Solving Business Analytic Problems in Java and C using Neural Networks

E.R. Jones (USA)


Data Mining, Neural Networks, Java, C, classification, IMSL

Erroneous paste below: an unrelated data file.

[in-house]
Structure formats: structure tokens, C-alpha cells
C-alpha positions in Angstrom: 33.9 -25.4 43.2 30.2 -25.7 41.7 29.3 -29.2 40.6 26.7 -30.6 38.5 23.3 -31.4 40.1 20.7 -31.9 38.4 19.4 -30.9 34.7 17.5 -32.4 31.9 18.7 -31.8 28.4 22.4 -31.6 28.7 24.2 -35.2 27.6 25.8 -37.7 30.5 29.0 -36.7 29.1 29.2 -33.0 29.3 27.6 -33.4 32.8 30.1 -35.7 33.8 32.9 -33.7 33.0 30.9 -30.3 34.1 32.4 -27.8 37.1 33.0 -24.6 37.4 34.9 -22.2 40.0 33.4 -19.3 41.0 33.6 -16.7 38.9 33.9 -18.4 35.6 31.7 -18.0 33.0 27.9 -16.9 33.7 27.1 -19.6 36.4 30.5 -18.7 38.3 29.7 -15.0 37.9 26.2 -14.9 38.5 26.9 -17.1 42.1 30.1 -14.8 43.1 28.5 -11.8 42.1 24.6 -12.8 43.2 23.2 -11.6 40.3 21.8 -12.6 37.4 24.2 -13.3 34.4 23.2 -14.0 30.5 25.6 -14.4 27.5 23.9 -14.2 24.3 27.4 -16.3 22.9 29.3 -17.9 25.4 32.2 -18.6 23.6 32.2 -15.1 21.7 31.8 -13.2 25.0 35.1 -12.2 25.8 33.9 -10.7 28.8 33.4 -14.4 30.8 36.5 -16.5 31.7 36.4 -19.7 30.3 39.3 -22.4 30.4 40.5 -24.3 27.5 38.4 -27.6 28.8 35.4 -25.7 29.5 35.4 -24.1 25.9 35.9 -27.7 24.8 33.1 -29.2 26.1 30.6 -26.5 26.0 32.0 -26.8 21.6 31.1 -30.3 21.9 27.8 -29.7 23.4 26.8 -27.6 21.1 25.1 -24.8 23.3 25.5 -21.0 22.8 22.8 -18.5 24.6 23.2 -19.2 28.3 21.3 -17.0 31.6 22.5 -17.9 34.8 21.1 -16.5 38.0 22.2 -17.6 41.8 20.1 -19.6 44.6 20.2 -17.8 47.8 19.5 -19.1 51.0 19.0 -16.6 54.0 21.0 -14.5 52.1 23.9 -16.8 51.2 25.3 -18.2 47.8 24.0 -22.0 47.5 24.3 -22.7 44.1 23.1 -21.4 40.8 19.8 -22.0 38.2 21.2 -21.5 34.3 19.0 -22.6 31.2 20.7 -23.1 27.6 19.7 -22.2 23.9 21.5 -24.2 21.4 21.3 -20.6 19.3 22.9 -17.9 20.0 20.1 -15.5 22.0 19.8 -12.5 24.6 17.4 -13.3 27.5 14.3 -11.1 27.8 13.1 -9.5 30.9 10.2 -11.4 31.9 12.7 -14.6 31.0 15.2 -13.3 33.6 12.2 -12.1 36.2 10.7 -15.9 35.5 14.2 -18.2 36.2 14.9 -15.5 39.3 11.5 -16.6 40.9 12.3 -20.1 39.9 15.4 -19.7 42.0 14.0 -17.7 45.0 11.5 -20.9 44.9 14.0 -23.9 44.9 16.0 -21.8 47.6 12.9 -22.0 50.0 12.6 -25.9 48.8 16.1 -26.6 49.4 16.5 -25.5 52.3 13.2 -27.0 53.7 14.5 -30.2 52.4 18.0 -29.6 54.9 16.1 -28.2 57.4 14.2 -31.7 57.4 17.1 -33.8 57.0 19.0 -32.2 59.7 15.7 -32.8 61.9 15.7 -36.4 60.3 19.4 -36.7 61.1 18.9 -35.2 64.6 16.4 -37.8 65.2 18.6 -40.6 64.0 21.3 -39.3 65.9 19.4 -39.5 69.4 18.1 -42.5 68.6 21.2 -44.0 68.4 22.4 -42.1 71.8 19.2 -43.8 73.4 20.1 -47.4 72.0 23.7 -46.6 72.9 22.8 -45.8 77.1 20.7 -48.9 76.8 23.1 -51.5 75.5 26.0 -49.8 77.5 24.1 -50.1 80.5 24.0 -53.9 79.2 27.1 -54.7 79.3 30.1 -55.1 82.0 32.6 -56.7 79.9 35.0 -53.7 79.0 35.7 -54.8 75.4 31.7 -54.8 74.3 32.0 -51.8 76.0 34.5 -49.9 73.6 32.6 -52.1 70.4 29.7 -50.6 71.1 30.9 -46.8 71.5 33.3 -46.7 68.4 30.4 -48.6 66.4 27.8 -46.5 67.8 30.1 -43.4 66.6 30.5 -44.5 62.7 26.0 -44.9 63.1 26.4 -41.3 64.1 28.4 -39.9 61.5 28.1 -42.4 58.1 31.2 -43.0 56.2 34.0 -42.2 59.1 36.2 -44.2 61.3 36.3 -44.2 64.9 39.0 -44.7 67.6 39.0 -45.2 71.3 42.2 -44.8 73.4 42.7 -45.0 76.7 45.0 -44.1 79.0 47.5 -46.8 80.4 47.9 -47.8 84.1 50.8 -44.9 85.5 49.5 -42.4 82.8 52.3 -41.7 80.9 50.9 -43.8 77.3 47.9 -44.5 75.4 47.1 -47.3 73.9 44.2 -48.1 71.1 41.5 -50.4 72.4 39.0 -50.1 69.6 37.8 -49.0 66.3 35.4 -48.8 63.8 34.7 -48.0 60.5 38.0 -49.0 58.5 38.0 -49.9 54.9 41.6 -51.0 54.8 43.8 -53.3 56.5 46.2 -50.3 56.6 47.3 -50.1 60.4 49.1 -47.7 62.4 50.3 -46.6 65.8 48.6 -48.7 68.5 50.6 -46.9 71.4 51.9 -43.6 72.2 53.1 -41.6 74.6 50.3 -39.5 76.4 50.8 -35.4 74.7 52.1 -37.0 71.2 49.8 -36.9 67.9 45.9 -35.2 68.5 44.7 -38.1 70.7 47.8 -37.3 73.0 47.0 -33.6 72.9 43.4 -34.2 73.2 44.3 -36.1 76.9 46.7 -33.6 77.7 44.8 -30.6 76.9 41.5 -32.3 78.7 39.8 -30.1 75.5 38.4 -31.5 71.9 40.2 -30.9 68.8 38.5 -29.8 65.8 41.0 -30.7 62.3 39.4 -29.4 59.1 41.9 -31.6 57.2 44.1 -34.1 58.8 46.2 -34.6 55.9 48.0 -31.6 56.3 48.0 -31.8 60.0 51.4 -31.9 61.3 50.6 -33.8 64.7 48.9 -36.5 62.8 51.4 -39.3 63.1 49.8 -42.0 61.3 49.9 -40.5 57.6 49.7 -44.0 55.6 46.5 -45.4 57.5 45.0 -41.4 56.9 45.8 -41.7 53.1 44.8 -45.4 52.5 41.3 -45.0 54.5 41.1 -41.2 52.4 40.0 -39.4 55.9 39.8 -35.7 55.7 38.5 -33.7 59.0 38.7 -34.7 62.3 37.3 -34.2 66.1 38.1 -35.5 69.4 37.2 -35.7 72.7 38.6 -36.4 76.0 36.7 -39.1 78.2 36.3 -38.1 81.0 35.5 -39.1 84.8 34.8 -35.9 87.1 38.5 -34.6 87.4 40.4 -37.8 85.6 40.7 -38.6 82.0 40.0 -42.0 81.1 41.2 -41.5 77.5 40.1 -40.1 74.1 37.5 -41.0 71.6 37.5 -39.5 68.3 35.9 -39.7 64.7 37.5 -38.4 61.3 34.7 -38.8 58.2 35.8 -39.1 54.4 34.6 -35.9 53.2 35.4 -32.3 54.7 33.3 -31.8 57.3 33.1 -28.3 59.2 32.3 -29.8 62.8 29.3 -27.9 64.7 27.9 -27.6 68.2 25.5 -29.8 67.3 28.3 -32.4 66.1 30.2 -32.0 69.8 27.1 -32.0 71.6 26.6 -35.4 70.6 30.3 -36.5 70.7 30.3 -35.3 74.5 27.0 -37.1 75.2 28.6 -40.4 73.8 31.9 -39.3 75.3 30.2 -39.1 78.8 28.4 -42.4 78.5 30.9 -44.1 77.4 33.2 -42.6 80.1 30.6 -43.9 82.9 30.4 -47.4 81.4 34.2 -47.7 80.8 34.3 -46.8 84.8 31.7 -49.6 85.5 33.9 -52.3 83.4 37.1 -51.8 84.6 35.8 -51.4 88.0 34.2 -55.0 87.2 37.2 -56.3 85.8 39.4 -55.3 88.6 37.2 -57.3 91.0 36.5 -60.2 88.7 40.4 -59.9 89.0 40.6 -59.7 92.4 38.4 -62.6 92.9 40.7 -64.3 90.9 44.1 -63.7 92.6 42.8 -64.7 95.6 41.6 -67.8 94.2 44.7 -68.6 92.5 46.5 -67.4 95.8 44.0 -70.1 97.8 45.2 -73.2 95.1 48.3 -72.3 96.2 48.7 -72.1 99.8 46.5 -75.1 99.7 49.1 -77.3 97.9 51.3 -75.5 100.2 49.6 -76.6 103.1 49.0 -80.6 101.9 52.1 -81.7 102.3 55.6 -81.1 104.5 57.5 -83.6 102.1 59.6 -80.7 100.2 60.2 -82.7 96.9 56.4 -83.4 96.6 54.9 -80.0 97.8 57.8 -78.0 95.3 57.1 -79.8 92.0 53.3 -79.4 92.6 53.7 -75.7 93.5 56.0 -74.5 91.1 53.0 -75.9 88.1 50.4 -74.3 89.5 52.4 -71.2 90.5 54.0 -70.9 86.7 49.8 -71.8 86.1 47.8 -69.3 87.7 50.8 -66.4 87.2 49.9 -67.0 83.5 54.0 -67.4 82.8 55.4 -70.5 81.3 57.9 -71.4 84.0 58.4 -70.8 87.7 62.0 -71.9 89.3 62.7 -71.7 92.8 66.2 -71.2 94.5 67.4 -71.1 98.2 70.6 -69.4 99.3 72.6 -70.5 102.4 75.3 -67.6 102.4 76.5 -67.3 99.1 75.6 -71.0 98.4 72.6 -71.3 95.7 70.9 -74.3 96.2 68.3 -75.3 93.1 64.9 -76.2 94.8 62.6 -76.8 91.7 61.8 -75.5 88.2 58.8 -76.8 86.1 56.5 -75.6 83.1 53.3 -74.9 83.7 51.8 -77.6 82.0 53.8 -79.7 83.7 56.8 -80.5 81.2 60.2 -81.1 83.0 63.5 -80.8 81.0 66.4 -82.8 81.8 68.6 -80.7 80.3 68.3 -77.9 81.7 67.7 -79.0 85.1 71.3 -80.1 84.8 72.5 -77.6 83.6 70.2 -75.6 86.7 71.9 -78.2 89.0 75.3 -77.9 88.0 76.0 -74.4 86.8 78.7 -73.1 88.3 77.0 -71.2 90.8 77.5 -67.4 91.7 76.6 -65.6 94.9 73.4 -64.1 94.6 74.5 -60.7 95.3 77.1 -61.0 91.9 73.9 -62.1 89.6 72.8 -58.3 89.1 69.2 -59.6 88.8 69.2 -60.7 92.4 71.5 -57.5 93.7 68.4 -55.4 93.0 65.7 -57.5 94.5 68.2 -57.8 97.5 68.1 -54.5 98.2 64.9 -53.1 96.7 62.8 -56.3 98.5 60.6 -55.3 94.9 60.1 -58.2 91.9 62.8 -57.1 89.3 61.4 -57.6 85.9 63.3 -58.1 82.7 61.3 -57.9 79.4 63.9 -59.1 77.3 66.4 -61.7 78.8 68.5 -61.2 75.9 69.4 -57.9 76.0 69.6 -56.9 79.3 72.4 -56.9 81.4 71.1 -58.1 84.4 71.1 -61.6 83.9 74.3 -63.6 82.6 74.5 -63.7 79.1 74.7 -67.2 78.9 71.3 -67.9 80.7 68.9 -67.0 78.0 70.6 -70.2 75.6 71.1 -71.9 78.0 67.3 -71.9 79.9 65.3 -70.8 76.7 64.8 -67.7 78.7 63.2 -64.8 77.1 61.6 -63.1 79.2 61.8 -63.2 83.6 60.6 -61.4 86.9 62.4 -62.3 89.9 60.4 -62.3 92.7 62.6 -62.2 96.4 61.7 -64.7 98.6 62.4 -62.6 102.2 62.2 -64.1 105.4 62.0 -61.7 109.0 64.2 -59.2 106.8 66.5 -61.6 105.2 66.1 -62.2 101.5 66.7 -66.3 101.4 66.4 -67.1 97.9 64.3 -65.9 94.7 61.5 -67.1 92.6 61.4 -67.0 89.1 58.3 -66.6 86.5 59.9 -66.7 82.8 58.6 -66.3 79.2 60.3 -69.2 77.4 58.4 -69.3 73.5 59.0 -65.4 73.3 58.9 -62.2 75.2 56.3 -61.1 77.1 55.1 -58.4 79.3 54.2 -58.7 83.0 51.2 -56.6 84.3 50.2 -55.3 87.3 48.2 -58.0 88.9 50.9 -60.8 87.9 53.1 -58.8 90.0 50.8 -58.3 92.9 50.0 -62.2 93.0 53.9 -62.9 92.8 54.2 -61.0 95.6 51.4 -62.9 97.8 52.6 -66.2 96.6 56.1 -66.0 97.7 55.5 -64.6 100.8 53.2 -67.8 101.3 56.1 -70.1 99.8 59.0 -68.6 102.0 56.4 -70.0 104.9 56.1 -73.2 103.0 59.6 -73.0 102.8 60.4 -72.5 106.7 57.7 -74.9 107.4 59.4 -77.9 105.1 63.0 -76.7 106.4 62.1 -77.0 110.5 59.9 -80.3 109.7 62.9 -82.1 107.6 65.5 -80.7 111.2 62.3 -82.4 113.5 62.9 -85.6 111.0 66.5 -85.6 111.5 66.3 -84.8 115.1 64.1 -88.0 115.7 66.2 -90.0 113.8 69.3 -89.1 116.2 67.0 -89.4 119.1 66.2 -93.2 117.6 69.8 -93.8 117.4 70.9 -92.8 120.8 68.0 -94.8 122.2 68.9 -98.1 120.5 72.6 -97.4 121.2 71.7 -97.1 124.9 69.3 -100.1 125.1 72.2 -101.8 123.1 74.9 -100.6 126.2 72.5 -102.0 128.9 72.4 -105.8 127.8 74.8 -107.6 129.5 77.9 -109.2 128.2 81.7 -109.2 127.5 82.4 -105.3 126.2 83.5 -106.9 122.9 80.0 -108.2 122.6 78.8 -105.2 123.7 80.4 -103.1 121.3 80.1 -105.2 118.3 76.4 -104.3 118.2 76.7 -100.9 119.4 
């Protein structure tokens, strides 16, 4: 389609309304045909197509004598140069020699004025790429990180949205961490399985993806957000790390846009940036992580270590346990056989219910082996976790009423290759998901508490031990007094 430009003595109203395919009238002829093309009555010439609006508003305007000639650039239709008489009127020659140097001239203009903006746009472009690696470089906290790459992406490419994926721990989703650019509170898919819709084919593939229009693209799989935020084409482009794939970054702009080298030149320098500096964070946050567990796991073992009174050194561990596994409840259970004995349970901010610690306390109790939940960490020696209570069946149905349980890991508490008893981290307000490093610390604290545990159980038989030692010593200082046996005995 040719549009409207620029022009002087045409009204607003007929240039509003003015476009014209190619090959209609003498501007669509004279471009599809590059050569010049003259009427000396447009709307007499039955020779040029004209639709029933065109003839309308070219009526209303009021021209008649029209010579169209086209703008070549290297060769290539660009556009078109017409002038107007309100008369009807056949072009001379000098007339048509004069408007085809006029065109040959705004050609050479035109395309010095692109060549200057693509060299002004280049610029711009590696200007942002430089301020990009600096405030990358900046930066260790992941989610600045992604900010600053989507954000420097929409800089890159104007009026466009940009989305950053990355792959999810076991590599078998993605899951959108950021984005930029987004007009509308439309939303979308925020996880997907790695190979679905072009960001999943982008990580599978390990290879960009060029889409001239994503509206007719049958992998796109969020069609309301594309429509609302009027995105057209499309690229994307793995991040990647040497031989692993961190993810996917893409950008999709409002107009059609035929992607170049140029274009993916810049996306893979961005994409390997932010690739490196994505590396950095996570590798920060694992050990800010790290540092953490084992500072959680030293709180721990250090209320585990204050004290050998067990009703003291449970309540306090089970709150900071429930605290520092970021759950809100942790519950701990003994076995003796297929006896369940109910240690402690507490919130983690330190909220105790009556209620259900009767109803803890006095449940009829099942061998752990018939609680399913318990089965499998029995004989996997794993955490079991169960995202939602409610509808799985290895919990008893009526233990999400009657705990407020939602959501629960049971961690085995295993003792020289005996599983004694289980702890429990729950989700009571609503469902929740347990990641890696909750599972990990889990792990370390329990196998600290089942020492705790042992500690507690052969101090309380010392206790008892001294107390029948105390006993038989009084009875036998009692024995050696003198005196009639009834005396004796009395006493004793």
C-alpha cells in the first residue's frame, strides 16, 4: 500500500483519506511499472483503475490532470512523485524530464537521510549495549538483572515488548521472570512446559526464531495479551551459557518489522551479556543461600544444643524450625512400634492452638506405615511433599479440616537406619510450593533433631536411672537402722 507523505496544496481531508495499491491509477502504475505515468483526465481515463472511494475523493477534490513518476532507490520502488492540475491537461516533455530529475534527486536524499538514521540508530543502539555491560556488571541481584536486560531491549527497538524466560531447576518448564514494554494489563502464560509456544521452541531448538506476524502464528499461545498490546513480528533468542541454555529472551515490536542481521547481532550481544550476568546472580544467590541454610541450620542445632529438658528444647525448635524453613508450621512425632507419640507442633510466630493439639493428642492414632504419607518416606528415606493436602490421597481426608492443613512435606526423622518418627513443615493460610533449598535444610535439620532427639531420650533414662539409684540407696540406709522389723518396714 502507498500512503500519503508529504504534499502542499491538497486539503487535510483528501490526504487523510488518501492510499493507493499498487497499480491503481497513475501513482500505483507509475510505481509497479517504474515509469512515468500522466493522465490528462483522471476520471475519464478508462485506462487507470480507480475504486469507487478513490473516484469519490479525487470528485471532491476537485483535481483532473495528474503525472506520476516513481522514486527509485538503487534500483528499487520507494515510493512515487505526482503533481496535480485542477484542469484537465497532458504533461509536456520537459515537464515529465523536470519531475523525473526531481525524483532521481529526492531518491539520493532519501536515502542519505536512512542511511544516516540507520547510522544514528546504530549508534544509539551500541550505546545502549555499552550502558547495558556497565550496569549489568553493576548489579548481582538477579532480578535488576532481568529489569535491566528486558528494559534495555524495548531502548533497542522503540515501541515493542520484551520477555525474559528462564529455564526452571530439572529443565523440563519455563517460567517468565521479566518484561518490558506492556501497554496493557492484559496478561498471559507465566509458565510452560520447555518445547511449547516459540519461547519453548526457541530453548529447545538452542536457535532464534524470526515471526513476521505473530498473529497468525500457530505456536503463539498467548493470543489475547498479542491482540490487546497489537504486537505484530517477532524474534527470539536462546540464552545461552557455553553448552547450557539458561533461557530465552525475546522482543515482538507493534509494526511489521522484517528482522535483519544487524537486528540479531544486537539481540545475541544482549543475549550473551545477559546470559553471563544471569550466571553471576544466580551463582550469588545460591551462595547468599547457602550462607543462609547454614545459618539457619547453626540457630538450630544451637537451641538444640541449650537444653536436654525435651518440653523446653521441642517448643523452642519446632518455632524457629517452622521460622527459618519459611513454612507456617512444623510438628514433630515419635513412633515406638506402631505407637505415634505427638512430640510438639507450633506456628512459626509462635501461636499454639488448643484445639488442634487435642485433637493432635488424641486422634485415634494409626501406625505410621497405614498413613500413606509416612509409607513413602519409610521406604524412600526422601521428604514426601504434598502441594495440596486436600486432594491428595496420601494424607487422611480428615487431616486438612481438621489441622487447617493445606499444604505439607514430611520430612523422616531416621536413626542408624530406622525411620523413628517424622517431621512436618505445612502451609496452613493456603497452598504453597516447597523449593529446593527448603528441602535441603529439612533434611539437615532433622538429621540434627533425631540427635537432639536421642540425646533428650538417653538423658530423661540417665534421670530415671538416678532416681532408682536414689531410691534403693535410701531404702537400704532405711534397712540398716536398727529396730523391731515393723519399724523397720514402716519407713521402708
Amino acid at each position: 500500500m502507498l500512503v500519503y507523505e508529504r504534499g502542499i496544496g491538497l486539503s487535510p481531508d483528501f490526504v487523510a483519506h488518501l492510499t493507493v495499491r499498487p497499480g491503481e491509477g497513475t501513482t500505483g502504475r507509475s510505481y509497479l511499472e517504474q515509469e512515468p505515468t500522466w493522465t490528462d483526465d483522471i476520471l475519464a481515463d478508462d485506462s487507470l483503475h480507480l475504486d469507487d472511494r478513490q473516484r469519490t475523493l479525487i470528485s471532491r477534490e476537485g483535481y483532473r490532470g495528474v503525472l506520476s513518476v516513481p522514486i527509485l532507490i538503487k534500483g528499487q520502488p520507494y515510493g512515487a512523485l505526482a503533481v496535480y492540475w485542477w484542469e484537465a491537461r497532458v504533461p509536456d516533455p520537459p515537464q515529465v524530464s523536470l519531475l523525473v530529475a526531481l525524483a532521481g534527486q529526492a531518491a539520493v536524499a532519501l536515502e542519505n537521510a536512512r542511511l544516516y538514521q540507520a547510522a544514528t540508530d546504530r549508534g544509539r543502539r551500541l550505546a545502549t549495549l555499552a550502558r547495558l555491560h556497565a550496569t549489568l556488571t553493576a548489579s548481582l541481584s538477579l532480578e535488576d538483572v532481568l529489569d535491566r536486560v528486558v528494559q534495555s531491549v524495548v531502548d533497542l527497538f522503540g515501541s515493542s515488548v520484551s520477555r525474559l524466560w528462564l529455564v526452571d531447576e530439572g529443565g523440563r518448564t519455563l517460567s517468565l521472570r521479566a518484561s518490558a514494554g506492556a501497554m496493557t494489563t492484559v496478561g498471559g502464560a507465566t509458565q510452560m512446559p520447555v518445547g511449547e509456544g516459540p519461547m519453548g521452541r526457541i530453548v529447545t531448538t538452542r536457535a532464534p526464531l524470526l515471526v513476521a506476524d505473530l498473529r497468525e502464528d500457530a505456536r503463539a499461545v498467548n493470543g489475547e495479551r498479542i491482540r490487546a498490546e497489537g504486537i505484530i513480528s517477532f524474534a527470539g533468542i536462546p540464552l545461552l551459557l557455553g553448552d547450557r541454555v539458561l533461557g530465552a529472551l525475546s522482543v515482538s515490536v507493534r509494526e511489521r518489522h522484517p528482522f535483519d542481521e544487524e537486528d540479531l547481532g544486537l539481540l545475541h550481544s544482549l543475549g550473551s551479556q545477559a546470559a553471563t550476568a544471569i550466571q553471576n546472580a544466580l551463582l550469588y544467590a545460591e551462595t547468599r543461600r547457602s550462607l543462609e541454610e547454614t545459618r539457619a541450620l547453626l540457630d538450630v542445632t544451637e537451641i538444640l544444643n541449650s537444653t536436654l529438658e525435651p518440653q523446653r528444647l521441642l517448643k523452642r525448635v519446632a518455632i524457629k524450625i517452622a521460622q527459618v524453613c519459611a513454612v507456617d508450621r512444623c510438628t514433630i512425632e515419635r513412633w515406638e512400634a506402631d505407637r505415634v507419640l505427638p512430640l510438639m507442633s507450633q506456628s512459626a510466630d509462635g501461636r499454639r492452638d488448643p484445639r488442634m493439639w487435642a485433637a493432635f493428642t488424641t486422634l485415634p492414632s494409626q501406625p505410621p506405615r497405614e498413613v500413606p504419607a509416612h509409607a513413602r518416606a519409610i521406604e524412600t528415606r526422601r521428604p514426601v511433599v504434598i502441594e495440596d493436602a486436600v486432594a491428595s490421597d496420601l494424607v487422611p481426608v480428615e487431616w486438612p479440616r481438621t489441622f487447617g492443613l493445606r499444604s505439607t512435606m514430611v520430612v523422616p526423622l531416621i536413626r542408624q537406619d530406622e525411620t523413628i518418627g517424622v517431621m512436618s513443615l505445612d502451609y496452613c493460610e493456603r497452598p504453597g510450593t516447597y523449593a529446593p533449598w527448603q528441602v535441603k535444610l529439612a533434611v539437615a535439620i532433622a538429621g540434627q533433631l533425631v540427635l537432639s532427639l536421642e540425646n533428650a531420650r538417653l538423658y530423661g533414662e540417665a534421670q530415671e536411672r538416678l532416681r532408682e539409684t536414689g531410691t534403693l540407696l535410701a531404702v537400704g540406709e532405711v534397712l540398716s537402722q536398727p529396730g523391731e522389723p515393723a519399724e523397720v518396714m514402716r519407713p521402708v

In the past, business analytics were mainly confined to applying computationally simple algorithms such as moving averages and decision rules to solve forecasting and classification problems. Today this is changing. More than ever, organizations require better forecasting accuracy and lower classification error rates than can be achieved using simple methods. Many are turning to using neural network algorithms to power their forecasting and decision making applications. These applications range from managing inventory and customer service to text mining and pattern recognition. Unfortunately these more sophisticated algorithms are also more computationally intensive. Training a neural network solution can take minutes or hours, even on a high speed computer. Software engineers must take care to ensure that these applications provide practical as well as correct solutions. Languages such as Java are popular choices for programming business analytic applications, but an important software design question is whether Java and similar languages have the computational power needed to implement computationally intensive business analytics. This paper describes research characterizing the relationship between the complexity of neural network solutions and the computing demands of neural network solutions. Rules of thumb and benchmarks are provided for designing business analytic applications in Java and C using neural networks. These can be used to identify applications requiring parallel solutions and off-line network training.

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